Partners: Possible Polycom-Mitel Merger Has 'Huge Potential'

As unified communications vendors Polycom and Mitel reportedly pursue a merger, channel partners say combining the two companies would turn up the heat on competitors and lead to much needed innovation in voice and video technologies.

"If they're not just merging, but re-engineering themselves as a developing technology company, they have huge potential with their [channel] partners and distribution capabilities to create a developed mind share of emerging technologies," said Gary Berzack, chief technology officer and chief operating officer of New York-based eTribeca, a Polycom partner.

Berzack said both Polycom and Mitel can maintain their legacy products, but also have an opportunity to co-develop products in the voice market, which is ripe for innovation.

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"We don't have a solid selection of Voice over IP solutions that will run over Wi-Fi. It's never quite blended well how to address the mobile market," said Berzack. "Reliable Voice over Wi-Fi is an example of what [a Polycom-Mitel could create], with both soft clients that run on Android and Apple IOS and dedicated hardware mobile devices."

According to a Reuters report Wednesday, the two companies are in talks to merge. Polycom declined to comment on the matter. Mitel did not respond to a request for comment by publication time.

In October, Elliott Management -- which owns stakes in both Mitel and Polycom -- filed a statement with the federal Securities and Exchange Commission that said the market is ripe for consolidation and that it is encouraging Mitel and Polycom to combine their telecommunications and videoconferencing expertise.

Rhonda Wingate, vice president of collaboration for Carousel Industries, a Polycom partner based in Exeter, R.I., said merging would benefit both companies' channel partners.

"With both [companies'] current financial positions and declining shares, coming together could make each stronger," said Wingate in an email. "With Polycom's fastest growing product segment being audio, expanding to incorporate Mitel solutions is a natural progression to become more of a collaboration partner."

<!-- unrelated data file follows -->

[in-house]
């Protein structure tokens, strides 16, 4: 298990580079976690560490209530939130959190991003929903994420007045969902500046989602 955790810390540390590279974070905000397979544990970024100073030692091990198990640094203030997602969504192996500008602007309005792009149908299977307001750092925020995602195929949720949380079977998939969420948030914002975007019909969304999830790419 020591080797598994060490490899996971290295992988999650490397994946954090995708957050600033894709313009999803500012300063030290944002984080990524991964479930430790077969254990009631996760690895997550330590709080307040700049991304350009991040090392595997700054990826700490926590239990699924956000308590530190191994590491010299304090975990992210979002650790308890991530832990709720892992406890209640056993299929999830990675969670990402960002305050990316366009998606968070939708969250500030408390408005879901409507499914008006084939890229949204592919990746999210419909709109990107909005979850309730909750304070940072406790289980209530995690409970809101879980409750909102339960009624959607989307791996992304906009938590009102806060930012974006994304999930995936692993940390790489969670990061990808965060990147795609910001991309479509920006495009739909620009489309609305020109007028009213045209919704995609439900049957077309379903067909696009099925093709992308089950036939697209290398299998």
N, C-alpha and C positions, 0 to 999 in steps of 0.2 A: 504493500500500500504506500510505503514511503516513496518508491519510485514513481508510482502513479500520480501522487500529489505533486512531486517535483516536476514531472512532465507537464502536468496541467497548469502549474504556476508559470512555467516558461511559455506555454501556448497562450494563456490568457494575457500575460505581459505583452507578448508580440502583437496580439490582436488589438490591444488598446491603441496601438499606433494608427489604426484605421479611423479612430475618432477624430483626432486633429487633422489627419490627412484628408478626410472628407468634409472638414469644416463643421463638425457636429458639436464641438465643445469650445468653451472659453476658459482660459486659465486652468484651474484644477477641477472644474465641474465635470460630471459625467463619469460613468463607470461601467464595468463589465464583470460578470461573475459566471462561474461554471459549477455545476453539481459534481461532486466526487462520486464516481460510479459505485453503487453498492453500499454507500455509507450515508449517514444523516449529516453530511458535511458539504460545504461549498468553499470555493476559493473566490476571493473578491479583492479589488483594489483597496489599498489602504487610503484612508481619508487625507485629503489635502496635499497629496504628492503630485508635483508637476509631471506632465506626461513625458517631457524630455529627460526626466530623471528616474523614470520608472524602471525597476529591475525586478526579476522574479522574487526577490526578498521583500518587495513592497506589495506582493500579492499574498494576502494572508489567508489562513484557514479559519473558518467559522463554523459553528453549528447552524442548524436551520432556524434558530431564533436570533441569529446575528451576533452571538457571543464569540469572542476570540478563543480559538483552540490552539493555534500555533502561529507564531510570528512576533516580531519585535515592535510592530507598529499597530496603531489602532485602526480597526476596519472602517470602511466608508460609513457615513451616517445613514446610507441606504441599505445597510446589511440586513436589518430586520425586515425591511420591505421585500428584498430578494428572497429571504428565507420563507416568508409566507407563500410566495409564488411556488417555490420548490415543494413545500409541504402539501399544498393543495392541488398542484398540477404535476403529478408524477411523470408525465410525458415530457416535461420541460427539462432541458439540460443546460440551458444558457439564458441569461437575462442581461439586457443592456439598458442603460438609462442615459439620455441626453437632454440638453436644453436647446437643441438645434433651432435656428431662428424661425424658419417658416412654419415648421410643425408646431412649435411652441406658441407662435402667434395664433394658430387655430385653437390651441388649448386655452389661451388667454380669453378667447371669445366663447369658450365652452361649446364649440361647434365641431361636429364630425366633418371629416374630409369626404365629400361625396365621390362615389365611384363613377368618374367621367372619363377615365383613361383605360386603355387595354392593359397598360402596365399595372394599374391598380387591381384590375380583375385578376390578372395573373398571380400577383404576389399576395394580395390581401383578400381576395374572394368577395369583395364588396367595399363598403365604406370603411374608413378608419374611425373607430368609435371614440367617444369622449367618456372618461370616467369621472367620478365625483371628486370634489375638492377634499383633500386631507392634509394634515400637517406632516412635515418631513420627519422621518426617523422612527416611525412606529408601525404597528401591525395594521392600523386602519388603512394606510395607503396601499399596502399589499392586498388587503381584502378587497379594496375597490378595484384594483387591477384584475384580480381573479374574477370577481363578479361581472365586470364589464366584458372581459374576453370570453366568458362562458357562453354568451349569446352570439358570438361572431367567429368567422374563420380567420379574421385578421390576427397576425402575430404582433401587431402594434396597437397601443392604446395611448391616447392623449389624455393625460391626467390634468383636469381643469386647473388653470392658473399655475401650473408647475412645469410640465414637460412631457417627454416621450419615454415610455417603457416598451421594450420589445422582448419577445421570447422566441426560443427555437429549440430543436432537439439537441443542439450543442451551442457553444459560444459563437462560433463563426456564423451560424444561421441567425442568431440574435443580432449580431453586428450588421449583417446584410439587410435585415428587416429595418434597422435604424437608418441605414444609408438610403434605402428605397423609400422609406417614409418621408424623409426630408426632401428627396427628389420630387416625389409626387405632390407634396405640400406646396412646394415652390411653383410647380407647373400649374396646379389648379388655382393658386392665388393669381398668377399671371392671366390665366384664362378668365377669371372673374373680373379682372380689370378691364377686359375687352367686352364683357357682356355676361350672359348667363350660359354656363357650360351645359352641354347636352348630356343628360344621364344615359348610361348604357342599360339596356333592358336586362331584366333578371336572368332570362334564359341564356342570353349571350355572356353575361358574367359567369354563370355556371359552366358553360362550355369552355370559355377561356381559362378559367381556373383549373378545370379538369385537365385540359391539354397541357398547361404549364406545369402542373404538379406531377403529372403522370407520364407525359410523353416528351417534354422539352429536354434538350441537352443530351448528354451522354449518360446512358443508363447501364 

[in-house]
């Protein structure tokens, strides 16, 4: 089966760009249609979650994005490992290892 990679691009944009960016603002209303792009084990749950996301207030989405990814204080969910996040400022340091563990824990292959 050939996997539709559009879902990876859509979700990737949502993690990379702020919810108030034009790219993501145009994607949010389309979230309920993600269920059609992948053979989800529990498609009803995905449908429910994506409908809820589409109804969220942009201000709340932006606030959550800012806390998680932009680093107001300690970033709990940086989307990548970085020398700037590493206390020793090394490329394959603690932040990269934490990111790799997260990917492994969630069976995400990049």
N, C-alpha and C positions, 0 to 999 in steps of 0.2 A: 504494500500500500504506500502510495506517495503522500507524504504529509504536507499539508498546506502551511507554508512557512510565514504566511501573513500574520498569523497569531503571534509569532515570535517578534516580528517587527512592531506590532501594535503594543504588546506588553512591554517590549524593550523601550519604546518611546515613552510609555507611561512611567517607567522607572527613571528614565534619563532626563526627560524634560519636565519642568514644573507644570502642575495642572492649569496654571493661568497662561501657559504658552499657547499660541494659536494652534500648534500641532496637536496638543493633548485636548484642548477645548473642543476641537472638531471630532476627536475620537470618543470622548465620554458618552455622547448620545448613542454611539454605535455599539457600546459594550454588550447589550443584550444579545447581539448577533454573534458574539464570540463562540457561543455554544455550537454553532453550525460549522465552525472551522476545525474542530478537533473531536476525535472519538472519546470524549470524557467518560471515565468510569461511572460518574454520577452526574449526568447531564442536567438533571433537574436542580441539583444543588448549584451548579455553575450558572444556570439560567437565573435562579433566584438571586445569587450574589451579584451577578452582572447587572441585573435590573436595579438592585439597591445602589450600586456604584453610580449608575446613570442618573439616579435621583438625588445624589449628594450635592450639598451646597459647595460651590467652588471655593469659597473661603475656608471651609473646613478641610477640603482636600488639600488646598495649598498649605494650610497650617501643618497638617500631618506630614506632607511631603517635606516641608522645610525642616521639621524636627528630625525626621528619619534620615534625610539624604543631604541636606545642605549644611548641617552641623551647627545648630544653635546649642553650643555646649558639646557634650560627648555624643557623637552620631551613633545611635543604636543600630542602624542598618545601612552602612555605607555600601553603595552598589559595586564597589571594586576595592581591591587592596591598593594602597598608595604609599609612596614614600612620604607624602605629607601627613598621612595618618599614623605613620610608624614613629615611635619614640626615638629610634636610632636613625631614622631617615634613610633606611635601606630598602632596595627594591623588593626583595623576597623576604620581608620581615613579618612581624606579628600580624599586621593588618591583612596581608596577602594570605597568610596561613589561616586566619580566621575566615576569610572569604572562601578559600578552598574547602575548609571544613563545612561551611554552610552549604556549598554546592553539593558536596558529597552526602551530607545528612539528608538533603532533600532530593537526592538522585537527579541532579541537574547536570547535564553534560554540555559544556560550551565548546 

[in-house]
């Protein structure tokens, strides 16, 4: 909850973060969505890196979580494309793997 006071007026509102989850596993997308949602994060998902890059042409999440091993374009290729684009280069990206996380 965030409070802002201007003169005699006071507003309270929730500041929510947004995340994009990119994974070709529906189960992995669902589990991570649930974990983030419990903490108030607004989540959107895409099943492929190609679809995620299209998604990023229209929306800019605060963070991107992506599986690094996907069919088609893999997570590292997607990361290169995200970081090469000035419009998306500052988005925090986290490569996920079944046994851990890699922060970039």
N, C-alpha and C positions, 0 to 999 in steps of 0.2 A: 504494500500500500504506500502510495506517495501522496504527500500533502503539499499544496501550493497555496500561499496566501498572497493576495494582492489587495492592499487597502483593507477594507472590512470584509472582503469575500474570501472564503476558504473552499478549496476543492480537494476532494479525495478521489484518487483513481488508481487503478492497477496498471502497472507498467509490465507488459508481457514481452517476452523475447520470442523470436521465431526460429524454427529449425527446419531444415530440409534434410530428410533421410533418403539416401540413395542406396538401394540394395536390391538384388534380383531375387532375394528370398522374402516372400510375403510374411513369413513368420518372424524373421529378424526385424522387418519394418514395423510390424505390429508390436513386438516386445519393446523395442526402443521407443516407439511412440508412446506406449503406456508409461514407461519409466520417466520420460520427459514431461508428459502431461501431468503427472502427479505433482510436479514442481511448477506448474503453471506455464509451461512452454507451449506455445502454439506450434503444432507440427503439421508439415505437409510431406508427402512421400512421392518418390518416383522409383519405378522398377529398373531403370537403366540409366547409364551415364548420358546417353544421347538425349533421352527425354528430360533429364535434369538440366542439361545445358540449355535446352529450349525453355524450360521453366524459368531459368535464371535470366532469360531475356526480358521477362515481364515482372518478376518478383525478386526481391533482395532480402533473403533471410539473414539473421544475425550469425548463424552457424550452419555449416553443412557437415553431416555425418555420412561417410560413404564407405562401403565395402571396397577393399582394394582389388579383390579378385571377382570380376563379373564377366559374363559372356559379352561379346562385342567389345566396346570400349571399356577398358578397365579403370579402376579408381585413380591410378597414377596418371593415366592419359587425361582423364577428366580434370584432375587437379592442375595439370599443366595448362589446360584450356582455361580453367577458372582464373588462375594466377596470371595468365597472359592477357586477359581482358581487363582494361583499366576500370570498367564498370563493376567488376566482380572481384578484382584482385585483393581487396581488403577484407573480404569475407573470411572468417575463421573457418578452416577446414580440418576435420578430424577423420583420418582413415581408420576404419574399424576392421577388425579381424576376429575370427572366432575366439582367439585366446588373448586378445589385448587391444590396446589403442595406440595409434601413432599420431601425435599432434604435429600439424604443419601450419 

Wingate said consolidation appears to be the fastest way for collaboration companies to grow in today's market.

Mitel CEO Richard McBee didn't shy away from embracing the idea of a potential merger in a recent interview with CRN.

"If a Polycom and a Mitel came together, the [Software-as-a-Service] business would be really large between the two companies," McBee said. "Everywhere we sell in enterprise telephony equipment, there's always video in those big accounts. Wherever we're selling video equipment, there's always telephony."

Investor Elliott owns a 6.6 percent stake in San Jose, Calif.-based Polycom and a 9.6 stake in Ottawa, Ontario-based Mitel, with about $100 million invested in each company, according to the letter filed to Polycom's board of directors from Elliott in October.

In the letter, Elliott said the merger was needed in part because of heavy competition from large vendors such as Avaya, Huawei and, specifically, Cisco.

"Cisco is a formidable competitor with a strong collaboration portfolio and the ability to drive large, bundled sales through strategic customer relationships," wrote Elliot in the filing. "These relationships provide opportunities for Cisco to successfully win sole-source deals with customers and displace competitive vendors."

ETribeca's Berzack said there's potential in the market for Mitel and Polycom to co-develop new solutions around unified communication and collaboration.

"We could see some new emerging technologies that blend Polycom, with a good software stack, and Mitel, with a good distribution channel, that can penetrate into legacy markets with new technologies," said Berzack.